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The Truth Behind Hunt Sabs - Here Is Their Story...



We have been discussing with close Sab friends and Sab organisations about the ins and outs of the distressing truth of hunting season.

We wanted to get to grips of the truth behind the sabs, what they go through, mentally and physically.


Fox hunting, although illegal, is VERY much still happening in the UK today. Fox hunting was banned by the Hunting Act 2004 in England and Wales, and the Protection of Wild Mammals (Scotland) Act 2002 in Scotland.


(Disclaimer: I mean no disrespect to Hunt Sabs or anyone of the matter. My only purpose of this blog is to bring more attention to Fox Hunting. All information has come from people who are personally involved and sources listed below.)


We have kept the sabs who decided to speak out to us confidential to protect their personal life and respect their privacy.




When does fox hunting start and finish?


Fox hunting season starts with Cub hunting in late summer (August) which hunters call 'Autumn Hunting'. The name 'Autumn Hunting' is sugar coated to take away the brutal sound in which baby foxes are being torn apart, but of course, that is exactly what is happening.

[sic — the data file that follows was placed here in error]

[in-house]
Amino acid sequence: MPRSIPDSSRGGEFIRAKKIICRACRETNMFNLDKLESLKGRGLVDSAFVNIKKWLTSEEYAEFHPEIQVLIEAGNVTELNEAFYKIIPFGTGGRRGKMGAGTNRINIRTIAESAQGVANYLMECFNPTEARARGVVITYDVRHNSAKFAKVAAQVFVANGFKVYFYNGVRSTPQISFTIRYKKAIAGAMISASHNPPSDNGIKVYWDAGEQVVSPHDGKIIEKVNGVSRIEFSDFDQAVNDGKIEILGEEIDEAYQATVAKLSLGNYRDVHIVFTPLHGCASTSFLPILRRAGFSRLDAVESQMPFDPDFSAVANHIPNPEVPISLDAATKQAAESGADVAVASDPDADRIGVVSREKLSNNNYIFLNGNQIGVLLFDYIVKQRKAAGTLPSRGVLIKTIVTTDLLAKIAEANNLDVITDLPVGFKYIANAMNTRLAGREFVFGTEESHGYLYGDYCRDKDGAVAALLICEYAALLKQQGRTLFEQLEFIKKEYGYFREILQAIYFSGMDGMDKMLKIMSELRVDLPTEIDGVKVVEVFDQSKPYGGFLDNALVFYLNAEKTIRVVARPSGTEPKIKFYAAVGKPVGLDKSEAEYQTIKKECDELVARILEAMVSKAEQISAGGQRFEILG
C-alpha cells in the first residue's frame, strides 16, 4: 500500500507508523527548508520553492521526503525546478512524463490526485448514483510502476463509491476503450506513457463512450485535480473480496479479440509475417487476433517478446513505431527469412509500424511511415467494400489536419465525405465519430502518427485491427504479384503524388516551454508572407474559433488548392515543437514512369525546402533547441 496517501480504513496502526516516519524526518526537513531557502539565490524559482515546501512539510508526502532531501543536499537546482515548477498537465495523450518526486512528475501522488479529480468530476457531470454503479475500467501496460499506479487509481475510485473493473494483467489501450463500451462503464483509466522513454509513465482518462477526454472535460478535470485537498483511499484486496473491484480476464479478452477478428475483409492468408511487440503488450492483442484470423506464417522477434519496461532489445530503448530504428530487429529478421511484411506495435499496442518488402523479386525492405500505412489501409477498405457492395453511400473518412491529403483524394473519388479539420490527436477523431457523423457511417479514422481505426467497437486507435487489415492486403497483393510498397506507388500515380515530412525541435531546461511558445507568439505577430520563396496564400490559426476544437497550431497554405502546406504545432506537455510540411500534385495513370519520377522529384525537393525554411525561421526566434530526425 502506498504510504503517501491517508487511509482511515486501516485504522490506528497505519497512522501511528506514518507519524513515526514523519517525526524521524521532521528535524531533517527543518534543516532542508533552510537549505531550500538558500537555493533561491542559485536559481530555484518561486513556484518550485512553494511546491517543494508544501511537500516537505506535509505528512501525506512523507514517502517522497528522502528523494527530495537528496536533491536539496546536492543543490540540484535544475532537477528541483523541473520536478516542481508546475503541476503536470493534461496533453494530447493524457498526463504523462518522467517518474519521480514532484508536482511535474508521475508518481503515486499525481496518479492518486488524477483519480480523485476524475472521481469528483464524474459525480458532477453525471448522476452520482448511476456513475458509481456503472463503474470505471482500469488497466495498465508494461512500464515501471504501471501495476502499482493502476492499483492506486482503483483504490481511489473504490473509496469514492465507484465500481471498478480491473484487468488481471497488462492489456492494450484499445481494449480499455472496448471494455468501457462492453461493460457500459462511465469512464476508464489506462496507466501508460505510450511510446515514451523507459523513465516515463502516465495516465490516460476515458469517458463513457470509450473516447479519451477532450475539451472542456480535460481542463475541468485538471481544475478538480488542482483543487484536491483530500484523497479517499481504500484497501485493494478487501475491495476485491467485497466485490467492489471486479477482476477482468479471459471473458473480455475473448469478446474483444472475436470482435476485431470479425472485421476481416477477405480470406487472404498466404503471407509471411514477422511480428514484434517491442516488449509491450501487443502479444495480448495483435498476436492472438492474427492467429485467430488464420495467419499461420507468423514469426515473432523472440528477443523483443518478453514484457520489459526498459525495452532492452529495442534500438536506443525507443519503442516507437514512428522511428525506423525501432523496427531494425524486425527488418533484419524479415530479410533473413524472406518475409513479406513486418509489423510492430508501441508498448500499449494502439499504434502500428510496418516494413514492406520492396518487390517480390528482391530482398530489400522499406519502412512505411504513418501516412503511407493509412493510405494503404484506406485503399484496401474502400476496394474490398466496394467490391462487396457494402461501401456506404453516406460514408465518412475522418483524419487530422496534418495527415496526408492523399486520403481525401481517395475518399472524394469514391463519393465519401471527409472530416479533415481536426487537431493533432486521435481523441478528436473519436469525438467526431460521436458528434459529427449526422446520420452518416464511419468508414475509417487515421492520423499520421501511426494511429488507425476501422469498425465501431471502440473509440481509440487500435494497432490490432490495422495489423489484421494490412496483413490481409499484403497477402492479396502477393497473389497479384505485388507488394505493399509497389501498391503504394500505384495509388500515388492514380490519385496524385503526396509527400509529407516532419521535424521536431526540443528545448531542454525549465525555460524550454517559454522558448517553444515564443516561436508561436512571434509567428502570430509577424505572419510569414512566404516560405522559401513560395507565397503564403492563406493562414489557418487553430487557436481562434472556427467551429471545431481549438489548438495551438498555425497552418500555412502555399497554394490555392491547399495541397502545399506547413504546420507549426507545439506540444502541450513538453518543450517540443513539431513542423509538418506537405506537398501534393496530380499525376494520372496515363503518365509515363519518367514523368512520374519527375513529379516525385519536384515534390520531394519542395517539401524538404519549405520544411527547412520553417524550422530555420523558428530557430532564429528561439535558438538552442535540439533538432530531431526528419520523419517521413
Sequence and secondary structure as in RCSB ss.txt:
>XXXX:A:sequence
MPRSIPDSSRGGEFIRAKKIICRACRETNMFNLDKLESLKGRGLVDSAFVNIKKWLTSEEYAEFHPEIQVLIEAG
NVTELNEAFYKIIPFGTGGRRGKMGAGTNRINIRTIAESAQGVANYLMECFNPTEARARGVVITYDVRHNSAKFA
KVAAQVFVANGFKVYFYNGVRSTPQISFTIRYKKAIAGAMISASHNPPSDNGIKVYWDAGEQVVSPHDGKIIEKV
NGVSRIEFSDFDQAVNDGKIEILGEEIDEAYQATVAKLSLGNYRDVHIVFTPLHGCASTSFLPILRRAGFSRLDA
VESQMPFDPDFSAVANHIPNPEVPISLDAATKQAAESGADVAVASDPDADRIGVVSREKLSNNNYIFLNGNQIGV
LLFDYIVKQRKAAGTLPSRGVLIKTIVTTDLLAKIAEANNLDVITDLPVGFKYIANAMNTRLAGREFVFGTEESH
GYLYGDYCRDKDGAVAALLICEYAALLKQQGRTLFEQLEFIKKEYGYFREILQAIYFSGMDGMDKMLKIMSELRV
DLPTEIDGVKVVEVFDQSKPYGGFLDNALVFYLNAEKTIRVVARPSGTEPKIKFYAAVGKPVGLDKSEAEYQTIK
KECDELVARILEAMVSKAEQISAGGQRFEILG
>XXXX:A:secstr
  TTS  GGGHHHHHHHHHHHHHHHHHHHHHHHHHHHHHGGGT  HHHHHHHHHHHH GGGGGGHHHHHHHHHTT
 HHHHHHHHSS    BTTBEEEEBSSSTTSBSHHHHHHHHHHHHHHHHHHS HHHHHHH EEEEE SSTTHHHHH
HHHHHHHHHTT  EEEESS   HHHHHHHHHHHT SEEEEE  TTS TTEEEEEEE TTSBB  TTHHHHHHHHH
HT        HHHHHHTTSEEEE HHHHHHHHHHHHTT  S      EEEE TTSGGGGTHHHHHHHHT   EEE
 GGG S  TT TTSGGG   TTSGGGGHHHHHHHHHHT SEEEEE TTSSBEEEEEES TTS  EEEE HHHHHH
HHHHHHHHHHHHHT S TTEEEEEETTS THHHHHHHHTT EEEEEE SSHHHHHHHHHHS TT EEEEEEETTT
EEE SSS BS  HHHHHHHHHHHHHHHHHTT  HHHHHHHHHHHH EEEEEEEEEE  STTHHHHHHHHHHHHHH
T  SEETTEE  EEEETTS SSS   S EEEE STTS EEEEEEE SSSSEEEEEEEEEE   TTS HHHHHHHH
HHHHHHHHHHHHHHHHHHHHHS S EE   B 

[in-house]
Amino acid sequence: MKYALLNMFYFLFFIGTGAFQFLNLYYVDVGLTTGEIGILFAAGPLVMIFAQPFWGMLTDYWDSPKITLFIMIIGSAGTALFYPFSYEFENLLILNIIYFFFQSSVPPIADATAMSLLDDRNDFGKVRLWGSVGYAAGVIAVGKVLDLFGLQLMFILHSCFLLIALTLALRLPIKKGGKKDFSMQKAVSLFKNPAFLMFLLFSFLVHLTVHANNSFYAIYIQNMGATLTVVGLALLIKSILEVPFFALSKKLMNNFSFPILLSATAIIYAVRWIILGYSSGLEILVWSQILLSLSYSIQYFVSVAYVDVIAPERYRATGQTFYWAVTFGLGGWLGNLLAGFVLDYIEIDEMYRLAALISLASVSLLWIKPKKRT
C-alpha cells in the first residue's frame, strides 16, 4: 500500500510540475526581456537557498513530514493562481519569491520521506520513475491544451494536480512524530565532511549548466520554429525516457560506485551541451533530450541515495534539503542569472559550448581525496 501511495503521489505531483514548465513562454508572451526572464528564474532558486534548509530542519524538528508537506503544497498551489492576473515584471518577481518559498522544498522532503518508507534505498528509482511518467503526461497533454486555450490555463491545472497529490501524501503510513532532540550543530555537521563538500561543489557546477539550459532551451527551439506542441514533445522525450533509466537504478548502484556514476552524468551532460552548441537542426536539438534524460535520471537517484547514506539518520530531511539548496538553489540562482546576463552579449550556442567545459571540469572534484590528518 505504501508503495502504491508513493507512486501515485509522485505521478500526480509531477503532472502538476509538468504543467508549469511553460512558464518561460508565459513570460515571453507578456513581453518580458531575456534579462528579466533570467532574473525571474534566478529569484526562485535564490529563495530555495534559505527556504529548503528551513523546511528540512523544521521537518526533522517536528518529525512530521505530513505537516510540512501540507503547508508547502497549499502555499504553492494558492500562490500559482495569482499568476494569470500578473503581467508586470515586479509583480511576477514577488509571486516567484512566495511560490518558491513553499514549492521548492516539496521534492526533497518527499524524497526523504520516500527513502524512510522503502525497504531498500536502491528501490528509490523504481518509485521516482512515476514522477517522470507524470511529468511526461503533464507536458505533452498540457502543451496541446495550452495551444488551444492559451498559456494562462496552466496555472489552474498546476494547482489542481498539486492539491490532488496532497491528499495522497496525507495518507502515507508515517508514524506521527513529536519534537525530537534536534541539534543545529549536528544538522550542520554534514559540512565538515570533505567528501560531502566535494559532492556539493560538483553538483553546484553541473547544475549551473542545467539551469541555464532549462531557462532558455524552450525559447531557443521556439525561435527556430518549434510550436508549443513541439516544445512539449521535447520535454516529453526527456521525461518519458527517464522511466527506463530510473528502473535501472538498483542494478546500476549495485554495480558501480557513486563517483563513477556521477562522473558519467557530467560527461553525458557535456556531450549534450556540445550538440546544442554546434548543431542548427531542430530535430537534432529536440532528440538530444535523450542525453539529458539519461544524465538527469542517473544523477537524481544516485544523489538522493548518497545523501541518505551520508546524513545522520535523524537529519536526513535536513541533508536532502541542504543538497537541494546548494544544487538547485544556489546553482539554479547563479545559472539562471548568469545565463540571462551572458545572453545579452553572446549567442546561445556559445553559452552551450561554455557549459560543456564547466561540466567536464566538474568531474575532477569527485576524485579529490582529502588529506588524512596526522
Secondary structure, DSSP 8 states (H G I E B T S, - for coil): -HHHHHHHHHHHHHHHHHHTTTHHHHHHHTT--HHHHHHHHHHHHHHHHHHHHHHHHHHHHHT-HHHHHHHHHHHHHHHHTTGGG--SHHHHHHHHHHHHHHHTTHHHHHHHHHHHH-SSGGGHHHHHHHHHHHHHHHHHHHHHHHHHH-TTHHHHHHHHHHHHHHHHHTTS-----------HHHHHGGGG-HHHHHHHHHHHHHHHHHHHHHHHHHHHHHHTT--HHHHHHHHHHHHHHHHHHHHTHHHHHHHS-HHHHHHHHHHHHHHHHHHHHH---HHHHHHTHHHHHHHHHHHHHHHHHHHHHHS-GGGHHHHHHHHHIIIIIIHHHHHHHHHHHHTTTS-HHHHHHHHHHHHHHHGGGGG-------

Autumn Hunting is the first initial part which trains their hounds to the taste of fox blood.


Following this, the main seasons begins.

The main season of fox hunting starts late September/early October and runs until mid-March time the following year. The hunts go on 2 or 3 times a week throughout the season but fortunately, aren't always successful.





How do Hunt Sabs prepare for a hunt?


It starts with the Sabs receiving information about where the hunt is from locals and the Hunt Saboteur tip off number.

The Sabs then go out in small groups in a Land Rover or something similar. They have a navigator who will monitor the hunt from the vehicle and drop off/pick up their foot sab team when necessary. Whilst the navigator monitors, the foot sab team will follow the hunt (specifically the huntsman and hounds) across the fields and paths.


The foot Sabs and driver/navigator will keep in contact using radios and mobile phones at all times and other groups will have radio contact so everyone can be as tactical as possible.